Currently, my research is tied into the applied leadership of designing, building and implementing Artificial Intelligence Systems, using a variety of AI: predictive and prescriptive analytical methods. The underlying motivation or my research and writings currently are to help advance the knowledge and practices of Board Directors, CEOs, and C Levels to get their data practices lined up more rapidly, so their AI models are sustained versus are not just beached and isolated models.
Almost very organization I engage in, I consistently find major gaps and risks in their data assembly and production practices. As a result, I have started to hypothesize that one of the primary reasons for these consistent big data gaps is simply that many current Board Directors and CEO’s are not asking the right questions of their leadership teams and are also not skilled sufficiently in these areas to lead in these newer areas.
But when you think about this more, few of the current Fortune 500 leaders have been schooled in integrated business, and advanced AI and Big Data practices.
How many of our top board directors and CEOs governing our F500 companies have personally led the development of an AI system – from top to bottom and sustained its evolution over the past five years? Ask this question and this may help provide your organization with new insights and learning pathways.
Understanding how adults learn is key to closing this gap.
First, how do adults learn?
Let’s not forget that adults learn by doing, by application and experiences, and they interpret skills, ideas and knowledge through the medium of life experiences and then test them in real life settings.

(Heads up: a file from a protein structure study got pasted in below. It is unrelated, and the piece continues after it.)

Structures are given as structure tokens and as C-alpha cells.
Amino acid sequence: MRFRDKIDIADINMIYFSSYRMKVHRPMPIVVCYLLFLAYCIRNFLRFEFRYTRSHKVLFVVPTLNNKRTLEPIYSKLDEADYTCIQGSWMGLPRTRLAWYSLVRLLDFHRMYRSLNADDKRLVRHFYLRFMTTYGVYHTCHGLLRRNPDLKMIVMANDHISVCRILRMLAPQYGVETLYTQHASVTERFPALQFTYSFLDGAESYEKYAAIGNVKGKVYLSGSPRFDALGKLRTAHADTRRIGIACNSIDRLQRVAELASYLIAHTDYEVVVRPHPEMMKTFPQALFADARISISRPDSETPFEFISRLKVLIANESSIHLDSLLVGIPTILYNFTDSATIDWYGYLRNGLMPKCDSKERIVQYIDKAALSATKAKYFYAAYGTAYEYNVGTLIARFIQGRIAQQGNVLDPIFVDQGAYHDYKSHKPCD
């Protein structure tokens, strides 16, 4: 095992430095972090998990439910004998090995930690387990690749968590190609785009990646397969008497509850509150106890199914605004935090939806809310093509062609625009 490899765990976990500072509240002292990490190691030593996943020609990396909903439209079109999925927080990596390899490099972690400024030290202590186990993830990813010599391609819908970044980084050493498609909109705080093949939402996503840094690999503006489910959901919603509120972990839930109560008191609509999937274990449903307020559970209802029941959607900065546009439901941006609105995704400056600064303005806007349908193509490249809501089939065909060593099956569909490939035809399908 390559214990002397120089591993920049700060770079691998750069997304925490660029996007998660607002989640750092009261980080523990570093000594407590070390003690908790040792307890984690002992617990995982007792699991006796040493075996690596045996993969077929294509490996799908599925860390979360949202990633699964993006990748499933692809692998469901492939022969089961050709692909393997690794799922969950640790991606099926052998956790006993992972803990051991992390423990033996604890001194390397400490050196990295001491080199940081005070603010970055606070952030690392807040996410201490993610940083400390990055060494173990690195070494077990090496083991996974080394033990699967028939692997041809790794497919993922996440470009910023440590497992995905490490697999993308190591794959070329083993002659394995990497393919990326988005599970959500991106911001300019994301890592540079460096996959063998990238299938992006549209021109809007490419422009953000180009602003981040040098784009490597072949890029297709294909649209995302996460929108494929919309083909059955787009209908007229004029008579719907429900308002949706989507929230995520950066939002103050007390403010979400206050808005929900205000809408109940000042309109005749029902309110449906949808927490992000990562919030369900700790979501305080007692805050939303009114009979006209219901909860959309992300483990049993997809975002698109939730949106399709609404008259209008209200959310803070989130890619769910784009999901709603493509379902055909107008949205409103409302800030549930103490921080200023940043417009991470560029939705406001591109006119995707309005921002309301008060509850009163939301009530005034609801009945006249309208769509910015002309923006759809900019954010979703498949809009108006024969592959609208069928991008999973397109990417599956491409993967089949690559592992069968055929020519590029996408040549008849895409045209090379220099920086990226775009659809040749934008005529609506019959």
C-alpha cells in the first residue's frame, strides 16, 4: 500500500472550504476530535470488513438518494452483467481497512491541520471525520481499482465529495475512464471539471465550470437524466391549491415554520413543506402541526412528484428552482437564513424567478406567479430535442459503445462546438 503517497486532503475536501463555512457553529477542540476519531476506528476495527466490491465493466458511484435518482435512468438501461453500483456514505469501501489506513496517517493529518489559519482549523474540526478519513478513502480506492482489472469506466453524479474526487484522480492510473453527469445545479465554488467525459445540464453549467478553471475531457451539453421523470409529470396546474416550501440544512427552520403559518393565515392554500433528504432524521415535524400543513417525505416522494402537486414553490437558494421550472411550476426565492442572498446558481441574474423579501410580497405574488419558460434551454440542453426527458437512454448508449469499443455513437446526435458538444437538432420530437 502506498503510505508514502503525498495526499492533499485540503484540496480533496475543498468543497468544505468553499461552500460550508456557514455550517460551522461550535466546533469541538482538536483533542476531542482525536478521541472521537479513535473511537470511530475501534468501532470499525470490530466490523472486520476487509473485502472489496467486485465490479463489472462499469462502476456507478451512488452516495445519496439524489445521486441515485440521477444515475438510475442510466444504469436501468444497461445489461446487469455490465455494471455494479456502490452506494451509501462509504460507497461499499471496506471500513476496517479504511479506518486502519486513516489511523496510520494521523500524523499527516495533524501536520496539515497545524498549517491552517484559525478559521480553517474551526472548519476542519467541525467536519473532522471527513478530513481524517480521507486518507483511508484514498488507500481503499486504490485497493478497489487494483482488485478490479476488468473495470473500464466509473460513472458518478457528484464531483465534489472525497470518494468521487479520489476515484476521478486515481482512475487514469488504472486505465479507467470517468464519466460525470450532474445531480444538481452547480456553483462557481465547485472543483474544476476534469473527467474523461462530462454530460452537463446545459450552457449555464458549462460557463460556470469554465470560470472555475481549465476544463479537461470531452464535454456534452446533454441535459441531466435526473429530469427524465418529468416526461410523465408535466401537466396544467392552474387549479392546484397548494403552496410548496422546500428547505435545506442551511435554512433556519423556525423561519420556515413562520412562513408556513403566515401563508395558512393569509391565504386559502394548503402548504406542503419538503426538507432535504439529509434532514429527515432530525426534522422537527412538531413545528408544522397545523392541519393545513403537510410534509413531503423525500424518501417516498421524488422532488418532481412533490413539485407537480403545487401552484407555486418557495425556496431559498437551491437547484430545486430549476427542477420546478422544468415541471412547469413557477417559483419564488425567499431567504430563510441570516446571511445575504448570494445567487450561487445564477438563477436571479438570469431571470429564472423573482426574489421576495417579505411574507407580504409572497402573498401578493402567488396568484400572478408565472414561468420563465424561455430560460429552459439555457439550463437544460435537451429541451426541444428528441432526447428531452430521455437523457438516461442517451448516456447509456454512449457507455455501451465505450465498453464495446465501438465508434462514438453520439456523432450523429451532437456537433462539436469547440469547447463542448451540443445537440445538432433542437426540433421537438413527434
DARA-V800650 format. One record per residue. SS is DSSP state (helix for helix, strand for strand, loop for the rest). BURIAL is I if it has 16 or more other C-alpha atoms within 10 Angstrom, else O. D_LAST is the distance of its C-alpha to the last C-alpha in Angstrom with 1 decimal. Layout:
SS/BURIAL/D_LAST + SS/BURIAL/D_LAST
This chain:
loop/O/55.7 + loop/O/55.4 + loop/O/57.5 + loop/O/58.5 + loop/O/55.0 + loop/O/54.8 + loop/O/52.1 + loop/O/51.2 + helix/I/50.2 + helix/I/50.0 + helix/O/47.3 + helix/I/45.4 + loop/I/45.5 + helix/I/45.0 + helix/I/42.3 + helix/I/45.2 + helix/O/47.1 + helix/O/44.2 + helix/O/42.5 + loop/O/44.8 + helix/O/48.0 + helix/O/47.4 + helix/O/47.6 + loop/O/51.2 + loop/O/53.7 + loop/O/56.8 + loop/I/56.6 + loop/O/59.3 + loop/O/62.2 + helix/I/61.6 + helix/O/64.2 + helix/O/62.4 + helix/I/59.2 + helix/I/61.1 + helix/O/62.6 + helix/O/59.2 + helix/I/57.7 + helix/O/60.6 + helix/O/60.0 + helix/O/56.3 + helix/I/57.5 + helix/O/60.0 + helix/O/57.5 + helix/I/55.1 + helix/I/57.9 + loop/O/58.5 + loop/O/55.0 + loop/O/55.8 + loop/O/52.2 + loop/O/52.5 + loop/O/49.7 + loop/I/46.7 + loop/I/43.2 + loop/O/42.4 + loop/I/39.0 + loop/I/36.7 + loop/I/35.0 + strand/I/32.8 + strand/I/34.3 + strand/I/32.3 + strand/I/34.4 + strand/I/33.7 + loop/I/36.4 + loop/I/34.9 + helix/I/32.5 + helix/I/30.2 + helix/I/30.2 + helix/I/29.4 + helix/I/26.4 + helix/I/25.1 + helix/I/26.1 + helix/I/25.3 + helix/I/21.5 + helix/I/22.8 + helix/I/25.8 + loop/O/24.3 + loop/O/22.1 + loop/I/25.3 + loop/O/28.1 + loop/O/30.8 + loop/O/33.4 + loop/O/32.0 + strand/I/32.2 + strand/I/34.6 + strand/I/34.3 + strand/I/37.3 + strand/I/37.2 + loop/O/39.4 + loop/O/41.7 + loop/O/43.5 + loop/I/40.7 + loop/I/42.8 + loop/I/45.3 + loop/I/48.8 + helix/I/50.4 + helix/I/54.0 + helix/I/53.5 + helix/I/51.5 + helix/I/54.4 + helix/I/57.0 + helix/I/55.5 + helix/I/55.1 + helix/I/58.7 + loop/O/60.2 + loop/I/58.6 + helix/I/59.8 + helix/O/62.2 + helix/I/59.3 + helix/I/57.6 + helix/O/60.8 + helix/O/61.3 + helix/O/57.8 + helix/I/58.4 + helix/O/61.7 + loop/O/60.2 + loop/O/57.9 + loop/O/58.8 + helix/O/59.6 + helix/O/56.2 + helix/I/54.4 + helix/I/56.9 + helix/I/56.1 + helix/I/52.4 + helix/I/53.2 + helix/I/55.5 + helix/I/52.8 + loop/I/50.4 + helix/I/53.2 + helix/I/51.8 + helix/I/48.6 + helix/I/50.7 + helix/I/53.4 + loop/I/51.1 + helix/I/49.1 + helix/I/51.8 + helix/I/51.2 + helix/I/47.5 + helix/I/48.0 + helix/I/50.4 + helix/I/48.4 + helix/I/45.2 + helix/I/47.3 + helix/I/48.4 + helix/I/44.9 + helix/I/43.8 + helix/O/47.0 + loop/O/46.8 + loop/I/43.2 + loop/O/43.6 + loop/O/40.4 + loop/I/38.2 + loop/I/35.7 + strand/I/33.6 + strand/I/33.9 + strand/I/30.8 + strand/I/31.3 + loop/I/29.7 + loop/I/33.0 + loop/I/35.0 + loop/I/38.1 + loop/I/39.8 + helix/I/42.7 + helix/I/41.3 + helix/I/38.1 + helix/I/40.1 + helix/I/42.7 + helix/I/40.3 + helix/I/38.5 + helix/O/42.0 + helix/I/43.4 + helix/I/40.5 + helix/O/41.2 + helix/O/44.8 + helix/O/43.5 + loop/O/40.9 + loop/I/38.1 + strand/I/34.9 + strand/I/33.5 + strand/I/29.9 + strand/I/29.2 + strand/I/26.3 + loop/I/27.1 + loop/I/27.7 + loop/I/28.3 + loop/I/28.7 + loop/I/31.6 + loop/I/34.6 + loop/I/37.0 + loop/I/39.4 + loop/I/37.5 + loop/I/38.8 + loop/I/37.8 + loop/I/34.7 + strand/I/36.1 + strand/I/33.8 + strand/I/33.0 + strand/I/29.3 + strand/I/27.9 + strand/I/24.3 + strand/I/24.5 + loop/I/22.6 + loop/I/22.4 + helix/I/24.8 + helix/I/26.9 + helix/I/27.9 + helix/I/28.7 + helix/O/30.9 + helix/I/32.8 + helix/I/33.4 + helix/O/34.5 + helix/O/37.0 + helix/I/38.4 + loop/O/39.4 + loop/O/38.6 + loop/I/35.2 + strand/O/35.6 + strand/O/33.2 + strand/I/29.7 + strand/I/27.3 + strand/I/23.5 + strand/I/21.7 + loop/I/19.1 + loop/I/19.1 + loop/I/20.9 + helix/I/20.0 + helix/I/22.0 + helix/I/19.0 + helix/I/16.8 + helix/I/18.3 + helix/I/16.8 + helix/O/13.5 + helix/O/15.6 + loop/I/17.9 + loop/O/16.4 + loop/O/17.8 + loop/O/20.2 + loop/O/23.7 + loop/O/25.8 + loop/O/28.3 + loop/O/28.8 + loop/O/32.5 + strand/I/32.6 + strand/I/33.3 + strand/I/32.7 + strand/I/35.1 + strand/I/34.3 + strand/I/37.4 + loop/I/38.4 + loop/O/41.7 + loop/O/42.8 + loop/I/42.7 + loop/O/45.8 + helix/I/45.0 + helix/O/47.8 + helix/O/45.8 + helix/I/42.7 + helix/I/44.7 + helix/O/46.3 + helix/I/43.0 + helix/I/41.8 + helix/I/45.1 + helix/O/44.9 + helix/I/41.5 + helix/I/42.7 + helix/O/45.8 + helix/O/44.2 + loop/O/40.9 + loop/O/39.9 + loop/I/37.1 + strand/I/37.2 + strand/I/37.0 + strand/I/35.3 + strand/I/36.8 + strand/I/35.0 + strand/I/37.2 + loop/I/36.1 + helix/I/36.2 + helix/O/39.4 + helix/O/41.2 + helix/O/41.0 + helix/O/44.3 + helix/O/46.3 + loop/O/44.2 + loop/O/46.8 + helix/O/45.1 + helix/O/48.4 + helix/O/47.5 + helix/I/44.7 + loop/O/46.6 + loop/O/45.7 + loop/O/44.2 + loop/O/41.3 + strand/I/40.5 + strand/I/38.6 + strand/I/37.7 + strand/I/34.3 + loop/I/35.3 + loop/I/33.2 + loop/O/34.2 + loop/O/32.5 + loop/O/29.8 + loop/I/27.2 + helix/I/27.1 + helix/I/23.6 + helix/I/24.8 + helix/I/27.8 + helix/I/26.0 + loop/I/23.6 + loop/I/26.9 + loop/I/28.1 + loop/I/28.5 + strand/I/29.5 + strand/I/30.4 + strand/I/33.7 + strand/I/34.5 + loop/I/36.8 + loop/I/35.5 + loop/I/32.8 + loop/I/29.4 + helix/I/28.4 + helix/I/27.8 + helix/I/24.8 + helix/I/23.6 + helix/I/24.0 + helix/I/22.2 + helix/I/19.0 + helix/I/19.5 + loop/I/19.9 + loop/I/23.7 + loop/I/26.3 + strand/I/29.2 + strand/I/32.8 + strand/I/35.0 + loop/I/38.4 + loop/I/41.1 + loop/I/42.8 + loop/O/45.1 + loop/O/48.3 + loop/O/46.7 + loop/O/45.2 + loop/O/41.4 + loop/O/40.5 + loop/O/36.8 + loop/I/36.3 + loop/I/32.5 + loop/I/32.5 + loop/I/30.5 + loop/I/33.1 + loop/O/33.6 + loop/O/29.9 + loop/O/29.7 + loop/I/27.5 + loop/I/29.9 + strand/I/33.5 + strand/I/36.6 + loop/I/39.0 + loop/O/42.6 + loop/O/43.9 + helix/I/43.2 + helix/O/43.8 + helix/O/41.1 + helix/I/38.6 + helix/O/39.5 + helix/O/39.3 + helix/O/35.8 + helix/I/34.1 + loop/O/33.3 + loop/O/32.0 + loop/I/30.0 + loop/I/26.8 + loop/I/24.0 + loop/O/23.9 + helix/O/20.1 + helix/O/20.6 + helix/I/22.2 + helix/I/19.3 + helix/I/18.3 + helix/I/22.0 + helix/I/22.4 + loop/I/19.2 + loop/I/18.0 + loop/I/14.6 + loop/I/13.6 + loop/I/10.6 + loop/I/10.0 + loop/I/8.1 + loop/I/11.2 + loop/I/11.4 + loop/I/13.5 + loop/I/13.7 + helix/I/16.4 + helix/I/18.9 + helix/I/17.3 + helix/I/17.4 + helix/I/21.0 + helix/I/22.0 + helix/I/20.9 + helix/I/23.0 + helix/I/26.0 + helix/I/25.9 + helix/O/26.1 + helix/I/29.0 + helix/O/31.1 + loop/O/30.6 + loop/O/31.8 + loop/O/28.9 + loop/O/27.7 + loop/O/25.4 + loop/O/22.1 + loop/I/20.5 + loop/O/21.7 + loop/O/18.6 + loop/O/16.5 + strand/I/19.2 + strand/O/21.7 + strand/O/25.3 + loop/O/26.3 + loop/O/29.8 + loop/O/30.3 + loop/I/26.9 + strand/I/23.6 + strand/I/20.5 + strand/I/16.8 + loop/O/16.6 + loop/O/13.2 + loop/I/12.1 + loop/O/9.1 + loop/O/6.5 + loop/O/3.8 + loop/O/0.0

So delegating to others all AI projects, under the assumption that the C suite and board directors will be able to lead data transformation evolutions using AI methods efficiently may well explain the high failure rates of large scale AI projects, currently estimated at over 75% failure rates, due to lack of last mile sustainability investments.
So why not think outside the box, and assign C Levels to be immersed into the details of their AI investment programs, not just from a check in perspective like traditional sponsorship reviews on outcome and issue/risk status. Rather think outside the box. How about getting them into being immersed in full life cycle programs to learn from the design, development and evolution of their AI models.
How do we expect older generations to get data practices right, and complex AI solutions right if they are not put into deeper learning situations?